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    Cryptocurrency Art Gallery

    With Cryptocurrencies on Rise Worldwide, Has Fine Art Finally Got the Picture?

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    Use of Bitcoin, the cryptocurrency launched in 2009, is no longer restricted to the Dark Web - thousands of businesses all over the world now accept the tender. However, almost uniquely, the art world has proven stubbornly opposed to the payment method. Eleesa Dadiani, an art gallery owner in London, is determined to change that.

    One area has remained resolutely resistant to the burgeoning cryptocurrency craze — the art world. Eleesa Dadiani, the founder and owner of Dadiani Fine Art, is determined to change that.

    Her gallery, based in Mayfair, London in June became the world's first to accept Bitcoin — although other leading cryptocurrencies such as Ethereum, Ethereum Classic, Dash, Litecoin and Monero are also accepted. What's more, Ms. Dadiani — "an absolute evangelist" when it comes to cryptocurrencies — aims to launch her very own, the Dadicoin, before 2017 is over.

    "This was in no way a demand-driven decision — there was no one calling for galleries to accept cryptocurrencies, as far as I'm aware. I wanted to make a point, that this is the way our economies are headed — soon paying by cryptocurrency will be as common as paying by cash or card. Fine art, which is a traditionalist sphere, seemed like an ideal gambit. I'm demonstrating the virtual world and "old" world can be bridged, and how," Ms. Dadiani told Sputnik.

    Cryptocurrencies are often erroneously associated exclusively with the purchase of illicit wares on the dark web. However, these fledgling tenders — in particular cryptocurrency leader Bitcoin — are accepted by an ever-rising number of merchants, and not merely internet operations either. 

    Bricks and mortar stores the world over do too, with Bitcoin alone accepted by over 100,000 stores internationally, allowing cryptoconsumers to purchase everything from consumer staples such as beer and sandwiches to funeral services and yachts.

    The international nature of the art market — and the pressing need for extremely safe money transfers — arguably makes it an ideal candidate for cryptocurrencies. Cryptocurrencies are underpinned by "blockchain" — a digital record of transactions distributed across, and verified by, thousands of computers in a network. Once the network reaches a consensus a transaction has happened, the ledger is updated and cannot be tampered with. In an increasingly borderless world, Ms. Dadiani feels blockchain is the perfect payment mechanism today — an open source, peer-to-peer network governments cannot tamper with, that allows totally free trading between businesses anywhere in the word.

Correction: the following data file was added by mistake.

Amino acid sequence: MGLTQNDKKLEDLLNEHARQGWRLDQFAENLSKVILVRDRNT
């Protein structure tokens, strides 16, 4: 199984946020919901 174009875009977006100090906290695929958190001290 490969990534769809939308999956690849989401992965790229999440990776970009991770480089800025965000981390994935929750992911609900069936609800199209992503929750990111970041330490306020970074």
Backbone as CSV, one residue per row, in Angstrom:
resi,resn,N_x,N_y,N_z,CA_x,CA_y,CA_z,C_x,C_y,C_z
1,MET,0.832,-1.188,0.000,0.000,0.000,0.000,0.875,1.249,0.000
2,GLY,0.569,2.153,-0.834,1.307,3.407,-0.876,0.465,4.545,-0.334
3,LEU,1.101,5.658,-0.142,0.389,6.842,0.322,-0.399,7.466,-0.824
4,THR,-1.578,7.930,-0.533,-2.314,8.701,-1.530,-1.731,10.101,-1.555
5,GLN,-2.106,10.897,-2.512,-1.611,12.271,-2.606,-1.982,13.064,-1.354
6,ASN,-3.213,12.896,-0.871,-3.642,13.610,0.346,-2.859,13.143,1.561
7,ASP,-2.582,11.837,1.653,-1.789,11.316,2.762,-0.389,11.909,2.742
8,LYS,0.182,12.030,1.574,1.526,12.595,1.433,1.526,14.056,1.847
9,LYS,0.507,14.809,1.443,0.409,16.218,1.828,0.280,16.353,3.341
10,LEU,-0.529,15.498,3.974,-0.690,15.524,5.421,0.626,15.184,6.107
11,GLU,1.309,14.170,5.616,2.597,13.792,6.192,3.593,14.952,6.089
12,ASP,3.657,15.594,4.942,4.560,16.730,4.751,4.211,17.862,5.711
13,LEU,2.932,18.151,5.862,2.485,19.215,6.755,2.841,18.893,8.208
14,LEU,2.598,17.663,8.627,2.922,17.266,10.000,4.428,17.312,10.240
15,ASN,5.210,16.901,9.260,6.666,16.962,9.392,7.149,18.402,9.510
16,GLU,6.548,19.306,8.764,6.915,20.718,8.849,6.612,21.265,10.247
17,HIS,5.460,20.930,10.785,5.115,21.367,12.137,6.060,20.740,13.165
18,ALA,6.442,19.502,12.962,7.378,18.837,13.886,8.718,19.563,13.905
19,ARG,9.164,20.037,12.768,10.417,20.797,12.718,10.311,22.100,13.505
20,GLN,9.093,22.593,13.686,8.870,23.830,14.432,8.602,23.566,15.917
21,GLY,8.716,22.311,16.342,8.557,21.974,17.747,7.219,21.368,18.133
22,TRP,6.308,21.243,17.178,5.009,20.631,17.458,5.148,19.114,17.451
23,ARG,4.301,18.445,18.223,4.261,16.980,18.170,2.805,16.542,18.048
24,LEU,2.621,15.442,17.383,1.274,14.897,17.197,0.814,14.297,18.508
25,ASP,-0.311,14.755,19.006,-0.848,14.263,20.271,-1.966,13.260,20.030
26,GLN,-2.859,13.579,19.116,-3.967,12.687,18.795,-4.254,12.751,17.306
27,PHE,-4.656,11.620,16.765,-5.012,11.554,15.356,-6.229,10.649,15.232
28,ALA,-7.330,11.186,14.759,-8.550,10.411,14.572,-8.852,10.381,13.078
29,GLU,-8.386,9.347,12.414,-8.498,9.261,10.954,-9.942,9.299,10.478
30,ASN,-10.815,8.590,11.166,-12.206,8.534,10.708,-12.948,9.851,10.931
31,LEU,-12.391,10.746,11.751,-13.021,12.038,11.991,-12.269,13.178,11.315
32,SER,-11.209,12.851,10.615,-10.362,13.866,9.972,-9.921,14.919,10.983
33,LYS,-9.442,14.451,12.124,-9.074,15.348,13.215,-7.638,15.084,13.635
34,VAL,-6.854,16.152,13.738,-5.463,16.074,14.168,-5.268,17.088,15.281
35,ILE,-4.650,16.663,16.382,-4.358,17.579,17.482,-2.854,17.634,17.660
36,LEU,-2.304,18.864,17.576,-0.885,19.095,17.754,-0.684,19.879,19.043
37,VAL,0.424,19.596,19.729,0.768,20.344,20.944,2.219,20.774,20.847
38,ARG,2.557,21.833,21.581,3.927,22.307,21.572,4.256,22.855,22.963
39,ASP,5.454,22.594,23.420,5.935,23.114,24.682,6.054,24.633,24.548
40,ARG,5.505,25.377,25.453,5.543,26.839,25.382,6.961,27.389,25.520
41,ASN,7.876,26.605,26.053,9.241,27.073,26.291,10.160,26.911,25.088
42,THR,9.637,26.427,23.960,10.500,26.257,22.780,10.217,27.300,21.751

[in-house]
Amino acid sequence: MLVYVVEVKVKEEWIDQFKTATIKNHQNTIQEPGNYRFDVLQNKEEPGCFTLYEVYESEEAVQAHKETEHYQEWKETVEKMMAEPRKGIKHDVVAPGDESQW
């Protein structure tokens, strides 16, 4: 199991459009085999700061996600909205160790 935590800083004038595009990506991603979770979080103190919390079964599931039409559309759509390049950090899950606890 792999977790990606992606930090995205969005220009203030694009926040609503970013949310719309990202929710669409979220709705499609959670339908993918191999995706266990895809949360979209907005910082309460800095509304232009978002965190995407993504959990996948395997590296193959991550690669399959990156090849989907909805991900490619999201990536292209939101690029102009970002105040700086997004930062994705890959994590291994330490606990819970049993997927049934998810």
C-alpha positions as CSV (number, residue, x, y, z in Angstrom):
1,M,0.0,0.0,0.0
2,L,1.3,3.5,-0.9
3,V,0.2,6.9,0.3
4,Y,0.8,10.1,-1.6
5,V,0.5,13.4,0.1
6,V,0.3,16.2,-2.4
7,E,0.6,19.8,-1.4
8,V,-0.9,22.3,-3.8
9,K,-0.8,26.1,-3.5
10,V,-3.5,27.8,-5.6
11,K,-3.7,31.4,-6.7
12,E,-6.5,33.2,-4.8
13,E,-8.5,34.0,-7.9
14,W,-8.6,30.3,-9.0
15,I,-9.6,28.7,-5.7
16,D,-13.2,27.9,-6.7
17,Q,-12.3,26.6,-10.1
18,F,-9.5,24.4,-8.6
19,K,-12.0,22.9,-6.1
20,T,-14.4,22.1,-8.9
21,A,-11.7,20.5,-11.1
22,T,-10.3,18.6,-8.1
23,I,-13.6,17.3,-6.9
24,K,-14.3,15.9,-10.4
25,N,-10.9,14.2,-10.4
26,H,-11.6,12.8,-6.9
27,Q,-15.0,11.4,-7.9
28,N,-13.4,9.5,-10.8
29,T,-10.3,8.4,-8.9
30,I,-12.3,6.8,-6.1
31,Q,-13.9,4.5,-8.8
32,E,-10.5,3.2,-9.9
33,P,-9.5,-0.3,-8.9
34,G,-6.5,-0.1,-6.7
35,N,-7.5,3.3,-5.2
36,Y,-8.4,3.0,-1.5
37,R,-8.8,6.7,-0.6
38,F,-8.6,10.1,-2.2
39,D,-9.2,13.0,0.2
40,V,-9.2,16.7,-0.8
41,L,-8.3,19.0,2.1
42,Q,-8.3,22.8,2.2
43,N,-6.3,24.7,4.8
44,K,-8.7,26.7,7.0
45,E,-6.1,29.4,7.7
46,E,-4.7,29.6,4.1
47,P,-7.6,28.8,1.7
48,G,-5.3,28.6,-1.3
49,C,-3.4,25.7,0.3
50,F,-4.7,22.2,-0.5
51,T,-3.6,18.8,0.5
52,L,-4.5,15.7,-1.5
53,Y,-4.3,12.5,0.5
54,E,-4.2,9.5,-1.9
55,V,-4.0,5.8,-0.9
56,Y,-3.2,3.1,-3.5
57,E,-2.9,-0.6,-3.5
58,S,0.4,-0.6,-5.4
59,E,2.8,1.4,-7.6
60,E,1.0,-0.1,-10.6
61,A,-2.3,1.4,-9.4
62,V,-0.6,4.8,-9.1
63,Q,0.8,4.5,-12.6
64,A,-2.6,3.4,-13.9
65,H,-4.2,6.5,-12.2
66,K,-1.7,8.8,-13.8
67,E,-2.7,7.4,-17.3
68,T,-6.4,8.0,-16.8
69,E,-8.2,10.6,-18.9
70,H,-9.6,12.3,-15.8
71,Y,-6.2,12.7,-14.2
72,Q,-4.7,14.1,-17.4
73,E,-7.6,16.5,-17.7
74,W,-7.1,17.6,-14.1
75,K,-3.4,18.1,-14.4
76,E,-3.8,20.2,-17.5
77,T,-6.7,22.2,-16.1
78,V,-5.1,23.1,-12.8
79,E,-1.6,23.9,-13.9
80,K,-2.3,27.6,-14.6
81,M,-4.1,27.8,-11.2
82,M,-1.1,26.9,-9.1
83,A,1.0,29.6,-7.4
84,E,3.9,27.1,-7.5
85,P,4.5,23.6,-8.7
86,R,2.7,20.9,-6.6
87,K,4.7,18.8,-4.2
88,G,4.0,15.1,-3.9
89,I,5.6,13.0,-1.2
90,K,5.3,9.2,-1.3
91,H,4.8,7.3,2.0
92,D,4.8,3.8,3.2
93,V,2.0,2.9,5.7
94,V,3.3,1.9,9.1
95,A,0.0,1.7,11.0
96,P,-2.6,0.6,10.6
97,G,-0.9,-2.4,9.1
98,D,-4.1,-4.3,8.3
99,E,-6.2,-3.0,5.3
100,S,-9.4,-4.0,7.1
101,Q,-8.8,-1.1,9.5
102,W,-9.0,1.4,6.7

This is particularly vital for emergent blocs with disparate geographical positions, such as BRICS, a key target audience for Ms. Dadiani's efforts. Moreover, cryptocurrencies drastically reduce reliance on brokers and other intermediaries, meaning fine art prices will become that bit more affordable.

    Drawing No Crowds

    These evident strengths collectively beg the question of why there is no apparent clamor for the wider embrace of cryptocurrencies in the art sphere. There is but one prior example of cryptocurrencies and the arts intersecting commercially, with Austrian Museum of Applied Arts/Contemporary Art becoming the world's first museum to purchase pieces using Bitcoins — and renowned auction house Sotheby's has made clear it has no plans to buy or sell via cryptocurrency in future.

    What accounts for this sluggishness at best, and reticence at worst?

    "The biggest challenge is convincing people to do things differently, definitely. I've been very surprised at how rigid some people are when it comes to trading — traditional luxury sectors feel they have a lot to protect, and wish to preserve their elitist, exclusive clientele. I want the opposite — to open up the market to many new investors, all over the world," she explains.

    Of course, cryptocurrencies are not without shortcomings — prices can often fluctuate wildly, they are not managed by a centralized authority, and their reputation as a favored store of value for cybercriminals and hackers is perhaps well-deserved, to a degree. Furthermore, the anonymity of the various tenders — and their as yet tax-free status — may make some clients wary of using them, if only for image purposes.

    However, it is precisely the lack of a central body that makes cryptocurrencies such a dynamic prospect, Ms. Dadiani believes — their futures are not determined by a stuffy head office, a structure that has in fact helped cause or exacerbate many of the world's economic problems.

    "Just look at the euro — it's a sham! The current money model is growing quickly out of date, and is ready for disruption. When Bitcoin launched, it was the subject of ridicule. Now, many traditional businesses are taking it very seriously. That old, established institutions like art galleries are taking it seriously too sends a clear signal this is a very important technology," she says.


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